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The Economics of War, Part II: Trade Restrictions Make a Nation Weaker


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The Economics of War, Part II: Trade Restrictions Make a Nation Weaker

The Economics of War, Part II: Trade Restrictions Make a Nation Weaker
The Economics of War, Part II: Trade Restrictions Make a Nation Weaker

Way back in 2010, I explained that Paul Krugman was wrong to think that wars were good for the economy.

Indeed, he was more wrong than usual. The additional spending for the military isn’t “stimulus,” so his usual Keynesian argument was misguided.

Moreover, he didn’t seem to understand that wars also destroy existing wealth.

Today we are going to look at how war can teach us another economic lesson.

The United States and other major nations have responded to Russia’s assault on Ukraine by imposing trade restrictions with Russia.

If protectionists are correct, these steps (effectively imposing an extreme Russian version of Biden’s “buy America” policy) should strengthen Putin.

Yet that’s obviously not the purpose of the sanctions.

Instead, officials from western nations understand that these trade barriers will weaken Russia’s economy.

By the way, this isn’t the only example of nations using trade restrictions to hurt their enemies.

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The U.S. trade embargo with Cuba is a prominent example, and there are also restrictions on trade with Venezuela.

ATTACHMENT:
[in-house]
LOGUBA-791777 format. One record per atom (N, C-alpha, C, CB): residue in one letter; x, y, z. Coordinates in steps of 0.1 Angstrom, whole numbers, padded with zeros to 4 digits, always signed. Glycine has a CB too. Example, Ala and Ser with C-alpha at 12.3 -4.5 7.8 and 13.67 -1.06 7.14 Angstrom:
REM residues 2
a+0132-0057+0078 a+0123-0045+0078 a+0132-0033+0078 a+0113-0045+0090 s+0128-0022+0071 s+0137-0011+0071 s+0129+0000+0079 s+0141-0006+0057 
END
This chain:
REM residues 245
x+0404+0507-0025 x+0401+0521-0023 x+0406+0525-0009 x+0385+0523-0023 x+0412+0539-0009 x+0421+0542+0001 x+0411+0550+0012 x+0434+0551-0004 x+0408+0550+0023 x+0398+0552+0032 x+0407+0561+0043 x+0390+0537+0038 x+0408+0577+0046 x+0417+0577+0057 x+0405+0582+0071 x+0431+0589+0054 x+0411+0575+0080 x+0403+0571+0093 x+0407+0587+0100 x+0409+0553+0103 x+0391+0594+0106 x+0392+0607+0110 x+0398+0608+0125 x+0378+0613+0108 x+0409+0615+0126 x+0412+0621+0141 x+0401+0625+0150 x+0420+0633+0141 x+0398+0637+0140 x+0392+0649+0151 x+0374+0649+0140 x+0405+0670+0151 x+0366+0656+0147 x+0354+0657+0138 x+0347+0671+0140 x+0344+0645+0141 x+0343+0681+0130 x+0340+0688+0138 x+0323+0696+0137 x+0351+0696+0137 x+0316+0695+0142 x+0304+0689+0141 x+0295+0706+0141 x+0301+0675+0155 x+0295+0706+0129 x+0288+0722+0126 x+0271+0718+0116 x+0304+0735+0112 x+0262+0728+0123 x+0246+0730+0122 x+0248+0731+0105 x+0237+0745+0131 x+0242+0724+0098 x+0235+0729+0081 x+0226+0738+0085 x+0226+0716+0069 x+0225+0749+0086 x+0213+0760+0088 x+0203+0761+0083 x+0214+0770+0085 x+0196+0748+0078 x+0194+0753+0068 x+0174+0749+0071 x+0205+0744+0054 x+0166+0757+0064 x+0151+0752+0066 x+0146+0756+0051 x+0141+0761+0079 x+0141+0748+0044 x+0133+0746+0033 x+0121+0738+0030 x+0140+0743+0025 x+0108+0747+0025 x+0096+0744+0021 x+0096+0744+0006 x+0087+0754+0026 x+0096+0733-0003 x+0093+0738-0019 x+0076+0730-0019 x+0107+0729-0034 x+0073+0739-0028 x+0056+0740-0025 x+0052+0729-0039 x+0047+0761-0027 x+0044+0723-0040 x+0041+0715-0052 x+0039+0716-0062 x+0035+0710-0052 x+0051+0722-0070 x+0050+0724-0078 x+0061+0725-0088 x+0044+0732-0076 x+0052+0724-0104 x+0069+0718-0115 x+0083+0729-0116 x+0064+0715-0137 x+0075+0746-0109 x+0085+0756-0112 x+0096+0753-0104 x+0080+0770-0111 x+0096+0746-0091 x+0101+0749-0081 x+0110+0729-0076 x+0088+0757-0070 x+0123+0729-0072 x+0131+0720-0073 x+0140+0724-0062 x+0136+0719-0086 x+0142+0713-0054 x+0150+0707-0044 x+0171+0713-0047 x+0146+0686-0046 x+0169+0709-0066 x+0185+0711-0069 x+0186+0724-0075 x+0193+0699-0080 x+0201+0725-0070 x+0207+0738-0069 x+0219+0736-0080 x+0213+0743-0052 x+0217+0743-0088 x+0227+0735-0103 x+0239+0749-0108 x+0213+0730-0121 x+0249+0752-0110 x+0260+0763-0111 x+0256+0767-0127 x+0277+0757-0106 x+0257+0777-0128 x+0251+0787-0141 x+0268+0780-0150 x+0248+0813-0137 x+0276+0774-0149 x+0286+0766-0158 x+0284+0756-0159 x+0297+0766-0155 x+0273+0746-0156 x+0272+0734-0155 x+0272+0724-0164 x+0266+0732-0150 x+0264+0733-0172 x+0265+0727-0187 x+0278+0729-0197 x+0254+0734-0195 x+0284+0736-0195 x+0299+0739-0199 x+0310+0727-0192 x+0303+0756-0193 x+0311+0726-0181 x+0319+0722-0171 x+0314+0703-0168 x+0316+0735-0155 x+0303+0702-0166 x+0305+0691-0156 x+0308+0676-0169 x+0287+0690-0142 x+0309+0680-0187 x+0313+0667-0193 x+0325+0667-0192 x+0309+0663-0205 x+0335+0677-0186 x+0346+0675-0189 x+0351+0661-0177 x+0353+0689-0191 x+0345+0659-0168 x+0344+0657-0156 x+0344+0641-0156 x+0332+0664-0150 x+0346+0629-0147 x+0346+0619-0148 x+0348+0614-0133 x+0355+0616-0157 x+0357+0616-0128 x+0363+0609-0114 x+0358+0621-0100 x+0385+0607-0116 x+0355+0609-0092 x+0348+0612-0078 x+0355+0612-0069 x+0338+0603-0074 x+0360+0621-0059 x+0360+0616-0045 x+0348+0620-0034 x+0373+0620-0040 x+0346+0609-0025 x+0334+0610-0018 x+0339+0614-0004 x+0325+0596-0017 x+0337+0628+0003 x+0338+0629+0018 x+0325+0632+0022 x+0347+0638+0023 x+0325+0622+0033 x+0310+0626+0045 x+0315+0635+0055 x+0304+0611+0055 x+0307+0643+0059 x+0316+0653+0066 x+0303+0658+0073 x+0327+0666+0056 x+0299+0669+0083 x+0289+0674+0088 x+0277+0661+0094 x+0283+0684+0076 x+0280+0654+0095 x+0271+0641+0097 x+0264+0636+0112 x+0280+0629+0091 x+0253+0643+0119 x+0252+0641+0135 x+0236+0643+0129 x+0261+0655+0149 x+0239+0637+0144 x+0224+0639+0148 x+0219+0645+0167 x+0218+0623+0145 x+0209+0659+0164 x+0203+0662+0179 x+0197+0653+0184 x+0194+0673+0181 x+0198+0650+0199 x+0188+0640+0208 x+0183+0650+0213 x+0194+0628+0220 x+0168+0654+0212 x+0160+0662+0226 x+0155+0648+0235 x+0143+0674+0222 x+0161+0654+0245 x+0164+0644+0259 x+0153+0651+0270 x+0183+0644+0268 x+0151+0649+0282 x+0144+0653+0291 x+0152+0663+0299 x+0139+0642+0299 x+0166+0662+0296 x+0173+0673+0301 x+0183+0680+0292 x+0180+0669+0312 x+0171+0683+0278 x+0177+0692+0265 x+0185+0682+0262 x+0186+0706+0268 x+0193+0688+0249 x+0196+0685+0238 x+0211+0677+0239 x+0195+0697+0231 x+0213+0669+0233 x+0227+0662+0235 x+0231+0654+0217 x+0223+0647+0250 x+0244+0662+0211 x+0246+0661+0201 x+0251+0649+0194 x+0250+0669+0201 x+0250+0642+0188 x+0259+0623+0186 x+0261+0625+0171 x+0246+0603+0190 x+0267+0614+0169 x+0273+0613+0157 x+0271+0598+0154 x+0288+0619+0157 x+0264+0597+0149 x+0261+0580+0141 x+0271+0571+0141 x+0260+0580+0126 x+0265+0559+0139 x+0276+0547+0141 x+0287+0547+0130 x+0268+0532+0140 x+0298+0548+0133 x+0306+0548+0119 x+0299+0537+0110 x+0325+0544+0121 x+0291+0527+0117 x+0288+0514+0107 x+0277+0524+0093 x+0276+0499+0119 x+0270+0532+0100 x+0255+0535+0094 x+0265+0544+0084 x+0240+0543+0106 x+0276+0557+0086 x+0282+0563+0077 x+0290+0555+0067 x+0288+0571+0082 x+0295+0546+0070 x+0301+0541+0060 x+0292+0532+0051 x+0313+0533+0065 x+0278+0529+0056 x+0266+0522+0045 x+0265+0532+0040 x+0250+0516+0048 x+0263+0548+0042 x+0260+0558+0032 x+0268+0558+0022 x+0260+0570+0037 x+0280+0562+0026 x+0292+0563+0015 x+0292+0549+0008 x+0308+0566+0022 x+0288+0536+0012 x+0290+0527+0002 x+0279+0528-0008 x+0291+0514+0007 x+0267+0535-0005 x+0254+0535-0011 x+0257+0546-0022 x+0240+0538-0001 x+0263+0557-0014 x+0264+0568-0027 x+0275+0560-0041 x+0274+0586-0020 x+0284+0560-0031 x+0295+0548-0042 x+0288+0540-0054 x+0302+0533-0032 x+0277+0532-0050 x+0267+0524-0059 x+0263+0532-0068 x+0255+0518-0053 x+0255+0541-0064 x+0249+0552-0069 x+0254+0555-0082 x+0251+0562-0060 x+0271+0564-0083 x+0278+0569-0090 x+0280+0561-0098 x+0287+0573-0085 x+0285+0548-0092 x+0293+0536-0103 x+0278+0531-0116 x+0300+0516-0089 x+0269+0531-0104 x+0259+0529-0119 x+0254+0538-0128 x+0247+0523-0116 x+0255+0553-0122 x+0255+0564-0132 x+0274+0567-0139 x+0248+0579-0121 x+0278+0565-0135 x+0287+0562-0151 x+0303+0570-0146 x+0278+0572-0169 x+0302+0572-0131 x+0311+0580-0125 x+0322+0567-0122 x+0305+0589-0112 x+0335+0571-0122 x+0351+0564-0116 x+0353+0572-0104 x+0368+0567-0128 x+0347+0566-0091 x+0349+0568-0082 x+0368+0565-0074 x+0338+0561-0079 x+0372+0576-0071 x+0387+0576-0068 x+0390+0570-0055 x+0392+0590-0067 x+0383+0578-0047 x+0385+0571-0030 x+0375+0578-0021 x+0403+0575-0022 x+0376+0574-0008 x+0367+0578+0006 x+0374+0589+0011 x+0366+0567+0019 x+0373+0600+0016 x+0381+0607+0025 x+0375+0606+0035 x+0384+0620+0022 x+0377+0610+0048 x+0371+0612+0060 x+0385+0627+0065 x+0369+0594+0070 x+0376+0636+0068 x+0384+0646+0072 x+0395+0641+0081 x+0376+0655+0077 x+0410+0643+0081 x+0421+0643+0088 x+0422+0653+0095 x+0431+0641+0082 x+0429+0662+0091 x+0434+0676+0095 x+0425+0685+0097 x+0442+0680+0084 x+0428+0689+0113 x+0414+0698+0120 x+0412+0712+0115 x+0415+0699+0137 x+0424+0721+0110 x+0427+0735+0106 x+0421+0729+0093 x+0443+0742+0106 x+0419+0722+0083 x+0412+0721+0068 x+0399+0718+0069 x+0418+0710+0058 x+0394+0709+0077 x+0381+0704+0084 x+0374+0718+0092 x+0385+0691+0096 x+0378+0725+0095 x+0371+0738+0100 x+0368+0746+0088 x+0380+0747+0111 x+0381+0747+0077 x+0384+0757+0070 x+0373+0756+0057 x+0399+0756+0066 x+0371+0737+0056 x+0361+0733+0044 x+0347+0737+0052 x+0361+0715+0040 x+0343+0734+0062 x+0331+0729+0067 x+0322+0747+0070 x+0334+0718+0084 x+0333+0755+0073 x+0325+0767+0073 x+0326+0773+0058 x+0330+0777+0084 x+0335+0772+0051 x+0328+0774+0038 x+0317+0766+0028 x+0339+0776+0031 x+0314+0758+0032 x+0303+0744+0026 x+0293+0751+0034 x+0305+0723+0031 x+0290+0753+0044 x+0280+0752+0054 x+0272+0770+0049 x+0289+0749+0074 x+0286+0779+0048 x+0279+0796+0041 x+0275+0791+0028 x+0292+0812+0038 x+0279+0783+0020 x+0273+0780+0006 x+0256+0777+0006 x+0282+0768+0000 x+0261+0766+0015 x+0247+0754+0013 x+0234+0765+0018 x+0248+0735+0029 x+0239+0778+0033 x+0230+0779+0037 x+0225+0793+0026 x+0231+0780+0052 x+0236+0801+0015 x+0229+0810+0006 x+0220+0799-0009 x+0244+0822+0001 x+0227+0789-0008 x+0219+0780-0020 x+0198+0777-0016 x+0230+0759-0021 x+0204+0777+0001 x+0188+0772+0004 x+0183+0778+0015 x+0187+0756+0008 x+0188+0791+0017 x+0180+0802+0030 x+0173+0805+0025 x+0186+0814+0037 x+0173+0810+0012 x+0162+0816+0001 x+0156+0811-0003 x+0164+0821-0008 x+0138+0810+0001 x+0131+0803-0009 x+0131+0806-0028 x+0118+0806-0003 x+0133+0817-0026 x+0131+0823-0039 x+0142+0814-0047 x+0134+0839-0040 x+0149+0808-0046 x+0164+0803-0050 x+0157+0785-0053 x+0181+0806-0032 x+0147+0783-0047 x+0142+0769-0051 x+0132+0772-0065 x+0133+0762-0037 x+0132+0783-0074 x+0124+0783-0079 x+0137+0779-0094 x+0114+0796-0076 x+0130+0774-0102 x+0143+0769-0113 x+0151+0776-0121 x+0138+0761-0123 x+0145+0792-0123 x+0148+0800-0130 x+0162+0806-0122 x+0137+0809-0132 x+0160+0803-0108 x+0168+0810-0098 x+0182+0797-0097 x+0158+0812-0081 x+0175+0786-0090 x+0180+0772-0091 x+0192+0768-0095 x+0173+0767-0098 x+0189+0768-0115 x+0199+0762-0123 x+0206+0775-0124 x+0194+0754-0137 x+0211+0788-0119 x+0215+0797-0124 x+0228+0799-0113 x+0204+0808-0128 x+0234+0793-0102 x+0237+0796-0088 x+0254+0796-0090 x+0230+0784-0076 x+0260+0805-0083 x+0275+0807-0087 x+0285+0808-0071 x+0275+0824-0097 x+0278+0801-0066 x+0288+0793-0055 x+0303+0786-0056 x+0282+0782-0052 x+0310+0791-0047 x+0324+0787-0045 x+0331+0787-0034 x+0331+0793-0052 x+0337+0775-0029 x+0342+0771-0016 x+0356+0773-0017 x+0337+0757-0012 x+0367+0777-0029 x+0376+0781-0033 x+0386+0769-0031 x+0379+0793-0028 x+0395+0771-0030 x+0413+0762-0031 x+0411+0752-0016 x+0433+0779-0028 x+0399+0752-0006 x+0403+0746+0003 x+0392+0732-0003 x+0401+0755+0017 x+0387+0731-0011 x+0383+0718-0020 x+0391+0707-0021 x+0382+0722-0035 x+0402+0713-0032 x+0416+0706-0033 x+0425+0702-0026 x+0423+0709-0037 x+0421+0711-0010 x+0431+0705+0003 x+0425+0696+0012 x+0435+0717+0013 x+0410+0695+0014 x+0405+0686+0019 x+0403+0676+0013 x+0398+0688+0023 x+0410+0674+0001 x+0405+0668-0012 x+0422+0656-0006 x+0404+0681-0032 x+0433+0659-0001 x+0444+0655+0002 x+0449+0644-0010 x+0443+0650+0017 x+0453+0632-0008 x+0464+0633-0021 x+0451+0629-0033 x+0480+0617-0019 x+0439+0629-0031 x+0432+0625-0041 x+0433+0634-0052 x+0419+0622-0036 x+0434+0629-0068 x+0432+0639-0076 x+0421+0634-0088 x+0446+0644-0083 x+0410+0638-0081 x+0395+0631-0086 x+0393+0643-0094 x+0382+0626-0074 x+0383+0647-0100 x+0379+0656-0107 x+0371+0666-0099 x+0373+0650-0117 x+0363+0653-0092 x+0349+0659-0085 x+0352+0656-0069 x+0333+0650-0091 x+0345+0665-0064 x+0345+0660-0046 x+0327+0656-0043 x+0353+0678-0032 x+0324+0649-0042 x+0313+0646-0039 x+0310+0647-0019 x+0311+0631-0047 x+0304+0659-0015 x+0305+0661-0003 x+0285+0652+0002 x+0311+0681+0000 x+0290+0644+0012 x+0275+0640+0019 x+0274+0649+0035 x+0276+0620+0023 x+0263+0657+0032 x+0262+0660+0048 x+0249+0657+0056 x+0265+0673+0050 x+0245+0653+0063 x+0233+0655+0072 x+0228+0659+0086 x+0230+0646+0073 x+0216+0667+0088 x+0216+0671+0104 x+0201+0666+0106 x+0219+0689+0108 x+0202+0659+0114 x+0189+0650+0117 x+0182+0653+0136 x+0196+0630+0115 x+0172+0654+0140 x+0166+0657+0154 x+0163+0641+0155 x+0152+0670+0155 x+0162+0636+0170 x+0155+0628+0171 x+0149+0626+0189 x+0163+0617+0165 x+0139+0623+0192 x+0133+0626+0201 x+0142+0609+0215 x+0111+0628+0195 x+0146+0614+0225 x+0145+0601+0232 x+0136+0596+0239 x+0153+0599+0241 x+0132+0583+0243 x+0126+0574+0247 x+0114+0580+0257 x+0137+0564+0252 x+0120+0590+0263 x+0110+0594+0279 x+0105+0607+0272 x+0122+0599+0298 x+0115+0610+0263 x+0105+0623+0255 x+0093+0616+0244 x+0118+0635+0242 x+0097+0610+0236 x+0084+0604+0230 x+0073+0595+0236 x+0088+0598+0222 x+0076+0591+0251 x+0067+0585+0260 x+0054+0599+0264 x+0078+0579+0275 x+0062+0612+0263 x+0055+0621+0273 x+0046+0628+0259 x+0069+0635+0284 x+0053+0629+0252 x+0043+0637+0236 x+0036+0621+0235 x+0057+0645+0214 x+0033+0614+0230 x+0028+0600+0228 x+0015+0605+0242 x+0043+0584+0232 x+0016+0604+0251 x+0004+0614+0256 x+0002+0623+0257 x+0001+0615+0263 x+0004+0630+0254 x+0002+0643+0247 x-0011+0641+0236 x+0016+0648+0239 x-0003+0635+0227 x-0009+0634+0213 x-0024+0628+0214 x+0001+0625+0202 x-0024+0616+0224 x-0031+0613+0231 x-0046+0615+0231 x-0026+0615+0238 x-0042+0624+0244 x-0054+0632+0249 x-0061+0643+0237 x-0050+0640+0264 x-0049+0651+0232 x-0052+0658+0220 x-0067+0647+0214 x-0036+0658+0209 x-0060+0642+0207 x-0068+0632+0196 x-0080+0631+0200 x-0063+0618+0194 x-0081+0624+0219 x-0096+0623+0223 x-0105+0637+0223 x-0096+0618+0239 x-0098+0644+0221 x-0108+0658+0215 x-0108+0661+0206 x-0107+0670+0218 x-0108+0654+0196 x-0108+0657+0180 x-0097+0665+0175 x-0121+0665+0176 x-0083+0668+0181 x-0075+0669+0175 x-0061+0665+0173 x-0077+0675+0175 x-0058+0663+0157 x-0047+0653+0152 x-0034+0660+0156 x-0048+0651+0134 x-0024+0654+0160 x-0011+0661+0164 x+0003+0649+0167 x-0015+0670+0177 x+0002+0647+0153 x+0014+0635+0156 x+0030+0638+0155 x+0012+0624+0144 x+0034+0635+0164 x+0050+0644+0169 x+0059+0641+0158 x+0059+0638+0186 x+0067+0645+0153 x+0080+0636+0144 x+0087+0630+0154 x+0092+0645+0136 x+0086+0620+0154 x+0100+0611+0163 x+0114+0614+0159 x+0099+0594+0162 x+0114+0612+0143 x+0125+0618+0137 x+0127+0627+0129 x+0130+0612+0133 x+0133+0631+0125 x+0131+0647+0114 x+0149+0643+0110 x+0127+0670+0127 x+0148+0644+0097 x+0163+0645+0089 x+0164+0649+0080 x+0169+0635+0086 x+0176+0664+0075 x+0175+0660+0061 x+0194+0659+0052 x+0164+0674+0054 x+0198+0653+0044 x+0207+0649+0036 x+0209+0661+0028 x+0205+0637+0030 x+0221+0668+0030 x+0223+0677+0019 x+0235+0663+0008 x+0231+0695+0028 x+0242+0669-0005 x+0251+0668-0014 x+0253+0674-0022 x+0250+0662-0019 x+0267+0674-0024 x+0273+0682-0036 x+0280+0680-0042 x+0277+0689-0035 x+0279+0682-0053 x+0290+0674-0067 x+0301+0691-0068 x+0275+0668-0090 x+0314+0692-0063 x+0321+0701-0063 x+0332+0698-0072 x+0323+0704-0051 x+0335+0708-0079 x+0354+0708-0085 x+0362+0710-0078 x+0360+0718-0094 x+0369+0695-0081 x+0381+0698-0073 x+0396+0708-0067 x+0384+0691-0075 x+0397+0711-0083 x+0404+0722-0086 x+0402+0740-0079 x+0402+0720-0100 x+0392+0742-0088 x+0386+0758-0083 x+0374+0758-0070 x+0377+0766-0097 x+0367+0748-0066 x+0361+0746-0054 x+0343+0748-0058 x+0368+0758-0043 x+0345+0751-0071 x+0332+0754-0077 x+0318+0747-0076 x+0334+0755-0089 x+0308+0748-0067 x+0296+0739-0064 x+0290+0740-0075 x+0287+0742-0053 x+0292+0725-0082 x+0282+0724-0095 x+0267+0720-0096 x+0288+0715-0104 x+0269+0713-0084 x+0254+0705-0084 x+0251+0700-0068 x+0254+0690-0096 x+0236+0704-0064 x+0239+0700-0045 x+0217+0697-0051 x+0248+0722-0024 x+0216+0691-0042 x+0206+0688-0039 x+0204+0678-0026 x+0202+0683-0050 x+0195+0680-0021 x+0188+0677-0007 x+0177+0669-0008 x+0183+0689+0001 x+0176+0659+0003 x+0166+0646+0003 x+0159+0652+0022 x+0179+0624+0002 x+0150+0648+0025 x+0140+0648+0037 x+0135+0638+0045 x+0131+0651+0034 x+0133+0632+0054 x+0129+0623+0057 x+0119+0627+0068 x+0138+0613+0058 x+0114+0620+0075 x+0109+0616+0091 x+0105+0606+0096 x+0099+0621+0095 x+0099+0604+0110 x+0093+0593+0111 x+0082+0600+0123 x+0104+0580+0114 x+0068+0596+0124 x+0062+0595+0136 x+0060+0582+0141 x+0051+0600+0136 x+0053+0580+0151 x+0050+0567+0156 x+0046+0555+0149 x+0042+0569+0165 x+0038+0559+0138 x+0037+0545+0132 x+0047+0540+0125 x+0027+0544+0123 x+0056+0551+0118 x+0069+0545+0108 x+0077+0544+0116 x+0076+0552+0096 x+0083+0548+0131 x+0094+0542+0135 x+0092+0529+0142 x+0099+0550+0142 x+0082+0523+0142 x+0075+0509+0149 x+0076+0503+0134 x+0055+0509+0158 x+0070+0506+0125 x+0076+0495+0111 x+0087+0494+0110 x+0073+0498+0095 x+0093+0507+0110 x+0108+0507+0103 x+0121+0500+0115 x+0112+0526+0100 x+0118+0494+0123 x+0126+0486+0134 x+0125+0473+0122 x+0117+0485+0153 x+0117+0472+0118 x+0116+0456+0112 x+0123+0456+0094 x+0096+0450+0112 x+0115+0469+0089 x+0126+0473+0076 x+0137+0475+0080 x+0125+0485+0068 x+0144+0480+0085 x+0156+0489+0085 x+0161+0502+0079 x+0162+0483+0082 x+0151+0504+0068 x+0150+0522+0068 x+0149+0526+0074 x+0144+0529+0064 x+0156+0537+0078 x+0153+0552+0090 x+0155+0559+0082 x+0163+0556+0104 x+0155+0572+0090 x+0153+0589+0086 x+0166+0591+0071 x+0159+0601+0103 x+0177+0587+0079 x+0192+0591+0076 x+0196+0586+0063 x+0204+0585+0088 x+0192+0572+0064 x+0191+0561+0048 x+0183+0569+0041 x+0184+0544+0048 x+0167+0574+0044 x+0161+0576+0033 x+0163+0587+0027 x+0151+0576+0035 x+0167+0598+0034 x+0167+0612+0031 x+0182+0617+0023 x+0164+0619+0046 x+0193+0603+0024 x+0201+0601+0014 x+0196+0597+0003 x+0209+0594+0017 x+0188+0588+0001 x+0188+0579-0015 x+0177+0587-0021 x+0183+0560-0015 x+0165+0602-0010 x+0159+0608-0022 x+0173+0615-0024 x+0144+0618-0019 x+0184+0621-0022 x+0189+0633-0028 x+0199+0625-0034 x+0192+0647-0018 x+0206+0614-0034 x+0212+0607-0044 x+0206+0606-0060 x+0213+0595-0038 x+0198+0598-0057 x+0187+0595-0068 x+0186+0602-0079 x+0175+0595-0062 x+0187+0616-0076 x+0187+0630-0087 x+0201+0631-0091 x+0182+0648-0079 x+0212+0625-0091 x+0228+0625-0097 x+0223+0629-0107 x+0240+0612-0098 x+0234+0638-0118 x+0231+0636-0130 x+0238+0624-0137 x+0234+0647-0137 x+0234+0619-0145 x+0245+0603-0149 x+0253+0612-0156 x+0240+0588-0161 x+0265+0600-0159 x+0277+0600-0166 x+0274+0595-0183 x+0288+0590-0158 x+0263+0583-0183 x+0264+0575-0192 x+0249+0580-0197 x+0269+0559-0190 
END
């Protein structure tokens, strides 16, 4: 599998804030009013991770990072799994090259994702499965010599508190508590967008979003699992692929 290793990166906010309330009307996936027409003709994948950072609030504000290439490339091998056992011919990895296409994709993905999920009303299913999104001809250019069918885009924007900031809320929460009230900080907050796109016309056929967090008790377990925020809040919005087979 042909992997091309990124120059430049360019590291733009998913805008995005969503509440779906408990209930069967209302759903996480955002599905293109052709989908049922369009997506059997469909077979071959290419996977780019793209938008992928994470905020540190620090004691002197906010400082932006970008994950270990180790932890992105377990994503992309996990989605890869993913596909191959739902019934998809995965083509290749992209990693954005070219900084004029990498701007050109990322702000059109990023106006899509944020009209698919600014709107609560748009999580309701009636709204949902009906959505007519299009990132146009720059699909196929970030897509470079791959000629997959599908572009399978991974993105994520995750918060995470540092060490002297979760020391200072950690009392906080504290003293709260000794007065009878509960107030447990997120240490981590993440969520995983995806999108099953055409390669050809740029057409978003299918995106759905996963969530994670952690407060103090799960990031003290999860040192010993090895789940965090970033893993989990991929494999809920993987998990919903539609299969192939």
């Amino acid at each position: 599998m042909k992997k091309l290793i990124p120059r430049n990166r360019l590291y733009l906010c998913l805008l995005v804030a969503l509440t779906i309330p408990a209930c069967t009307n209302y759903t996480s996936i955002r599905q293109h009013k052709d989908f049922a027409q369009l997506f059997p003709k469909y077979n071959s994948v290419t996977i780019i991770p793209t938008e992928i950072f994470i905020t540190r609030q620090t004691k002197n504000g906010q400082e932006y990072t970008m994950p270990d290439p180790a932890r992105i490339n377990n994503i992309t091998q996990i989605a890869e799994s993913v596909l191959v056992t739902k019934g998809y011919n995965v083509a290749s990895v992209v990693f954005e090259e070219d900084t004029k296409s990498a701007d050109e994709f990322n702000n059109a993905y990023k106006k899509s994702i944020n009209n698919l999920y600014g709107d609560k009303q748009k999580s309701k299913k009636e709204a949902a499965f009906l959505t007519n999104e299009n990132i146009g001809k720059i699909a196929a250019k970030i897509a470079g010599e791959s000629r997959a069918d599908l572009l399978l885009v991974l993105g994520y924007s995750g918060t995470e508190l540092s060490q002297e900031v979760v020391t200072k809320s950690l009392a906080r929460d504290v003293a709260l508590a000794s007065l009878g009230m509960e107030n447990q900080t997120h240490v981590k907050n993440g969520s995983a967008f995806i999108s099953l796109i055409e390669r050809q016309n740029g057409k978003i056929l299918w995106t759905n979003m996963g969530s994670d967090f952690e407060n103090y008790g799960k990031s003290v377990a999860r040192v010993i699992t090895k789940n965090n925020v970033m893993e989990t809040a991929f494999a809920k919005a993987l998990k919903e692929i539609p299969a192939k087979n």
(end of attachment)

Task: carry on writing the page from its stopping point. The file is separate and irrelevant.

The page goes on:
Why? Because limiting trade is bad for a nation’s economy.

Moreover, during the Vietnam War, the United States mined North Vietnam’s harbors.

Why? Because limiting trade is bad for a nation’s economy.

And don’t forget the British navy’s blockade against France during the Napoleonic wars.

Why? Because limiting trade is bad for a nation’s economy.

So why, then, do politicians like Donald Trump and Joe Biden support imposing the same policies on the United States?

P.S. Imposing sanctions on Russia is not good for the U.S. economy (or the European economies, the Japanese economy, etc), but such policies are strategically sensible if the damage on the Russian economy is much greater.

P.P.S. There is now discussion about kicking Russia out of the World Trade Organization. Once again, the purpose would be to hurt Russia’s economy. Which should raise uncomfortable questions for people who think the United States would benefit by choosing to give up membership.

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